From Von Ebert it was just a few short blocks walk to Back Pedal Brewing. Have I mentioned that you can pretty much throw a rock in Portland and hit a brewery? Back Pedal is in a small and somewhat dark space, but strangely comfortable as well. The beers were interesting and had a mix of styles to choose from. As with the previous brewery, we felt that the beers were all good without notable flaws but nothing was a “brewery killer” for us. Favorites were Abacaxi–a pineapple hefe that was tasting pretty nice in lack of AC (4), and Black Pedal–A RIS that only seemed to like due to excessive roast (4).
We walked by the Deschutes Public House but would have had to wait for a table so passed it by for this time. Since we couldn’t make it to Newport, Ron was excited to try Rogue’s Pearl Public House just a few blocks away. Sj and I were not as excited but Ron knows what he’s doing! Rogue is one of the venerable old mainstays of American craft beer that we used to seek out with relish but nowadays tend to forget about for the next new thing. I know I fall into this trap as well. However, I’ve had some hit and miss beers from them over the past few years, and their distribution in the Twin Cities has been dropping to microscopic levels. This pub had (I think) 36 Rogue beers on tap! My favorite was the Straight Outta Newport…Oregon DIPA (4). We shared a few fun samplers amongst our group and even tried the spirits sampler with some interesting gin and bourbon options from Rogue’s Distillery. Our server tried to steer us away from the gins but we found the cucumber scented gin and the pinot noir barrel aged gins to be very unique. A stop well worth it.
At this point the sun was lowering and being downtown in the Pearl District we found ourselves in intermittent shadows scattered with golden beams of light reflecting off a multitude of glass and steel. Beautiful and weird murals adorned the walls of many downtown buildings, adding a somewhat unreal feel to the end of the day. In a fitting venue, we ended up running into one of the many historic McMenamins properties–the Crystal Hotel. We found a spot in the tiny (and I mean tiny) Ringler’s Pub at the pointy end of the building. There we sipped on cocktails and beers, the strains of live music drifting up from the subterranean ballroom below, while the sun continued to set around us. Now, this was a fine way to spend the evening!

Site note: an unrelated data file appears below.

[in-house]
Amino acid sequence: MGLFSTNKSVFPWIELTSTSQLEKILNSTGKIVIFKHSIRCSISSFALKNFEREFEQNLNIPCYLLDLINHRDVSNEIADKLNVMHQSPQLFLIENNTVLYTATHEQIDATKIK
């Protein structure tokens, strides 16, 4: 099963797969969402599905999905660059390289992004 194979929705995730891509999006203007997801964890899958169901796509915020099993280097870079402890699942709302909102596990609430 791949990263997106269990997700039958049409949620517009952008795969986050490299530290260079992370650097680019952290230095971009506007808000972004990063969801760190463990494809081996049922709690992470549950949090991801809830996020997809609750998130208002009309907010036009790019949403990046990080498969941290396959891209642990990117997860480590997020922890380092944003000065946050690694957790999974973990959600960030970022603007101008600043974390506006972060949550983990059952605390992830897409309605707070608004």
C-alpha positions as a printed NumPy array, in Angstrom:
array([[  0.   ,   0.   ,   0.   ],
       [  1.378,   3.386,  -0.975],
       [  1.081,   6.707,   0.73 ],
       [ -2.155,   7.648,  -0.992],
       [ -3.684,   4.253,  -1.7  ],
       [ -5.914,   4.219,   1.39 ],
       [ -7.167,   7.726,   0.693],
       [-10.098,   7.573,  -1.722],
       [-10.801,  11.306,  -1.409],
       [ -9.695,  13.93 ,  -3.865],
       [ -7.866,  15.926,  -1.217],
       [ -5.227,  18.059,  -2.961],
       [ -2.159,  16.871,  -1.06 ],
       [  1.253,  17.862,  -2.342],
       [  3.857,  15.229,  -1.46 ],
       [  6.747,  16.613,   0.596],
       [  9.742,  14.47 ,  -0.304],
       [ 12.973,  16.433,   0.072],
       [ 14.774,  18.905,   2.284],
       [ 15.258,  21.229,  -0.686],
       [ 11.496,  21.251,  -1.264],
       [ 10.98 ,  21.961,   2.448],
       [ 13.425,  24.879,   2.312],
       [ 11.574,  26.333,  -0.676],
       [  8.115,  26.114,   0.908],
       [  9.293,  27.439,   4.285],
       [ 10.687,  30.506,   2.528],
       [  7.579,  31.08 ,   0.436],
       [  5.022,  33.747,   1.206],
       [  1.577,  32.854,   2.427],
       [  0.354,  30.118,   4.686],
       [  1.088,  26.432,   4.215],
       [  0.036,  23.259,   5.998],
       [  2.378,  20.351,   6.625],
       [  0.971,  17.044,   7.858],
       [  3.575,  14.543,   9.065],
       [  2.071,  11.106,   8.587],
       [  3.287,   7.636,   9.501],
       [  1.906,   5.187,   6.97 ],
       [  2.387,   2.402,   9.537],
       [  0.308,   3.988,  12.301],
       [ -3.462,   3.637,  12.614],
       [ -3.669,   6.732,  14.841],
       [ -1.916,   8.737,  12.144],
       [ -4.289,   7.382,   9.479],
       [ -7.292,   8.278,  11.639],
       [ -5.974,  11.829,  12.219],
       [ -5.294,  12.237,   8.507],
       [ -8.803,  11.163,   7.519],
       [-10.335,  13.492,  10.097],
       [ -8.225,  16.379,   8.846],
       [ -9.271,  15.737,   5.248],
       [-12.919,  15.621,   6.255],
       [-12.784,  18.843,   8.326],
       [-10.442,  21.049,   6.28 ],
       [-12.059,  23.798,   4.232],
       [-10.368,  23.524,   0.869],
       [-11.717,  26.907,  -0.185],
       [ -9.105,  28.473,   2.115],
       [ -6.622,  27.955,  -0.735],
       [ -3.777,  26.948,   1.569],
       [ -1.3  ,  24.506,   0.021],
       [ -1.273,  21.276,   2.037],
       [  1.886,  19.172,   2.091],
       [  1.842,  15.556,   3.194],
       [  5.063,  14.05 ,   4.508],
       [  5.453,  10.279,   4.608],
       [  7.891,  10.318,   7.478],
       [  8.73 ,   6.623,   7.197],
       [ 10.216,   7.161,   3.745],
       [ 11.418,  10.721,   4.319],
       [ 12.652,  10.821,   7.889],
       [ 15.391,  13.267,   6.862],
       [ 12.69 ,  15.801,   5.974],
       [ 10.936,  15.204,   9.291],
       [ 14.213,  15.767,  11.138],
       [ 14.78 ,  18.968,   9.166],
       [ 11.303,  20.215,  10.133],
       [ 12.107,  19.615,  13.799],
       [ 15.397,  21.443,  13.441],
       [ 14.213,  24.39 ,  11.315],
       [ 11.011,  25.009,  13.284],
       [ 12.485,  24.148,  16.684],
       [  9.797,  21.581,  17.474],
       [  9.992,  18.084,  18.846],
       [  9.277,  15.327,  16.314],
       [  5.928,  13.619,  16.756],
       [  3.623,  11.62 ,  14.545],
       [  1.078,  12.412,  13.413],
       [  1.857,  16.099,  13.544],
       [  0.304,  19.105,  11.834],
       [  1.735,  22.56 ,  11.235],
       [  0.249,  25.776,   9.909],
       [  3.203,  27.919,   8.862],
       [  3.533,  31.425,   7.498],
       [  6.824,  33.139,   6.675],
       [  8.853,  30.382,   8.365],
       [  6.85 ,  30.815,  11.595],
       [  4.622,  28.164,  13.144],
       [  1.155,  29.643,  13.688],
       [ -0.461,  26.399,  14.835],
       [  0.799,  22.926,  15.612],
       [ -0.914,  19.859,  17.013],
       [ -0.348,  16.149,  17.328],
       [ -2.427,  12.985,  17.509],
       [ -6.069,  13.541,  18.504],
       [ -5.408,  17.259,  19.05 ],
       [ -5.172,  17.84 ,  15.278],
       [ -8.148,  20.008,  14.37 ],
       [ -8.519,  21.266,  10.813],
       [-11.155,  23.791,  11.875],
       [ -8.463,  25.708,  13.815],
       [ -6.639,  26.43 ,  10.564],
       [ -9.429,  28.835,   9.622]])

Rapidly fading to night, we returned to the Mississippi district to get dinner (and one more brewery under our belts) at Stormbreaker Brewing. Stormbreaker is located right in the thick of things along the historic district and seems to always be busy. They have a large outdoor patio filled with fire pits which are similar to that hardscape fire pit in Hinsdale, dogs, and many thirsty patrons.
We were all hesitant to order more food for our gullets but realized that our last food had been at the end our tour. It was now nearing 10:30 at night. So we all ordered too much food and promptly returned to doing our bloated walrus impressions. Like you do. The beers and food were very good overall, I think a little better than nearby Ecliptic. Stand-outs for beer were Total ReKolsch (4.25), Opacus oatmeal stout (4), and Triple Double IPA (4). Lucky for us this one was just a few blocks from our home away from home. Just a short roll home!